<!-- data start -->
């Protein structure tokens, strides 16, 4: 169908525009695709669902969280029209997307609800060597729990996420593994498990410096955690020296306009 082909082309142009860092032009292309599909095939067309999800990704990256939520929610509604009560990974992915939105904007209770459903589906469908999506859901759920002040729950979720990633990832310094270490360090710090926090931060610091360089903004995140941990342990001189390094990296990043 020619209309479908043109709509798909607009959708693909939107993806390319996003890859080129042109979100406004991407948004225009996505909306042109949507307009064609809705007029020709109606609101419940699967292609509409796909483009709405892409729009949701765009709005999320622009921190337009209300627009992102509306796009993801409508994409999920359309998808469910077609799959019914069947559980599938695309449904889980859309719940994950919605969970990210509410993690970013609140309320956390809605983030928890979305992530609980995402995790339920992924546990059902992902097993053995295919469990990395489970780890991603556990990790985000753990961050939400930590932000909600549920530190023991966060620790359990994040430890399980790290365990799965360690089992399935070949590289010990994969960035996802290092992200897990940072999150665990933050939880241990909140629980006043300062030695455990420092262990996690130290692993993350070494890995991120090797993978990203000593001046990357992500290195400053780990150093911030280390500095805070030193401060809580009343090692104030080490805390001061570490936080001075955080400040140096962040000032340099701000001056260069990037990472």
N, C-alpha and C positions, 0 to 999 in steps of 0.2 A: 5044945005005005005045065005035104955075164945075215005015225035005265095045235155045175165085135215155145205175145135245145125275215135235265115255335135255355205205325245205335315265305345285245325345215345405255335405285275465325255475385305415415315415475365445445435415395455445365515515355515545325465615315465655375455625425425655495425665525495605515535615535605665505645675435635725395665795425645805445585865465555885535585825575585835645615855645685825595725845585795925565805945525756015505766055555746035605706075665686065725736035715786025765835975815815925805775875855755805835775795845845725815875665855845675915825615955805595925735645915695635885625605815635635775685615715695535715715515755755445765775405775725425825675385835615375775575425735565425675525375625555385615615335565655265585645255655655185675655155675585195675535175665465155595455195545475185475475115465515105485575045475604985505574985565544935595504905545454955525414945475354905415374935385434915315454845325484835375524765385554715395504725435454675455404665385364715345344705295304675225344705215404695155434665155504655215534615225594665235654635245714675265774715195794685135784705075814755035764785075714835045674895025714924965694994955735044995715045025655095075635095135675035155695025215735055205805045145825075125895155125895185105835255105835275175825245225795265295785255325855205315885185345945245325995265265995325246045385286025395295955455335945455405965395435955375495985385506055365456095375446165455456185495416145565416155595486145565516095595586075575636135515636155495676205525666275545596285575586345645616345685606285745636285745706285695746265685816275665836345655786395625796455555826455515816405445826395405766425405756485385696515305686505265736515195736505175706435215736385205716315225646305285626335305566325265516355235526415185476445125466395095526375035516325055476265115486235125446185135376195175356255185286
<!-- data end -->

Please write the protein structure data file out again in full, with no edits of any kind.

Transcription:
């Protein structure tokens, strides 16, 4: 169908525009695709669902969280029209997307609800060597729990996420593994498990410096955690020296306009 082909082309142009860092032009292309599909095939067309999800990704990256939520929610509604009560990974992915939105904007209770459903589906469908999506859901759920002040729950979720990633990832310094270490360090710090926090931060610091360089903004995140941990342990001189390094990296990043 020619209309479908043109709509798909607009959708693909939107993806390319996003890859080129042109979100406004991407948004225009996505909306042109949507307009064609809705007029020709109606609101419940699967292609509409796909483009709405892409729009949701765009709005999320622009921190337009209300627009992102509306796009993801409508994409999920359309998808469910077609799959019914069947559980599938695309449904889980859309719940994950919605969970990210509410993690970013609140309320956390809605983030928890979305992530609980995402995790339920992924546990059902992902097993053995295919469990990395489970780890991603556990990790985000753990961050939400930590932000909600549920530190023991966060620790359990994040430890399980790290365990799965360690089992399935070949590289010990994969960035996802290092992200897990940072999150665990933050939880241990909140629980006043300062030695455990420092262990996690130290692993993350070494890995991120090797993978990203000593001046990357992500290195400053780990150093911030280390500095805070030193401060809580009343090692104030080490805390001061570490936080001075955080400040140096962040000032340099701000001056260069990037990472």
N, C-alpha and C positions, 0 to 999 in steps of 0.2 A: 5044945005005005005045065005035104955075164945075215005015225035005265095045235155045175165085135215155145205175145135245145125275215135235265115255335135255355205205325245205335315265305345285245325345215345405255335405285275465325255475385305415415315415475365445445435415395455445365515515355515545325465615315465655375455625425425655495425665525495605515535615535605665505645675435635725395665795425645805445585865465555885535585825575585835645615855645685825595725845585795925565805945525756015505766055555746035605706075665686065725736035715786025765835975815815925805775875855755805835775795845845725815875665855845675915825615955805595925735645915695635885625605815635635775685615715695535715715515755755445765775405775725425825675385835615375775575425735565425675525375625555385615615335565655265585645255655655185675655155675585195675535175665465155595455195545475185475475115465515105485575045475604985505574985565544935595504905545454955525414945475354905415374935385434915315454845325484835375524765385554715395504725435454675455404665385364715345344705295304675225344705215404695155434665155504655215534615225594665235654635245714675265774715195794685135784705075814755035764785075714835045674895025714924965694994955735044995715045025655095075635095135675035155695025215735055205805045145825075125895155125895185105835255105835275175825245225795265295785255325855205315885185345945245325995265265995325246045385286025395295955455335945455405965395435955375495985385506055365456095375446165455456185495416145565416155595486145565516095595586075575636135515636155495676205525666275545596285575586345645616345685606285745636285745706285695746265685816275665836345655786395625796455555826455515816405445826395405766425405756485385696515305686505265736515195736505175706435215736385205716315225646305285626335305566325265516355235526415185476445125466395095526375035516325055476265115486235125446185135376195175356255185286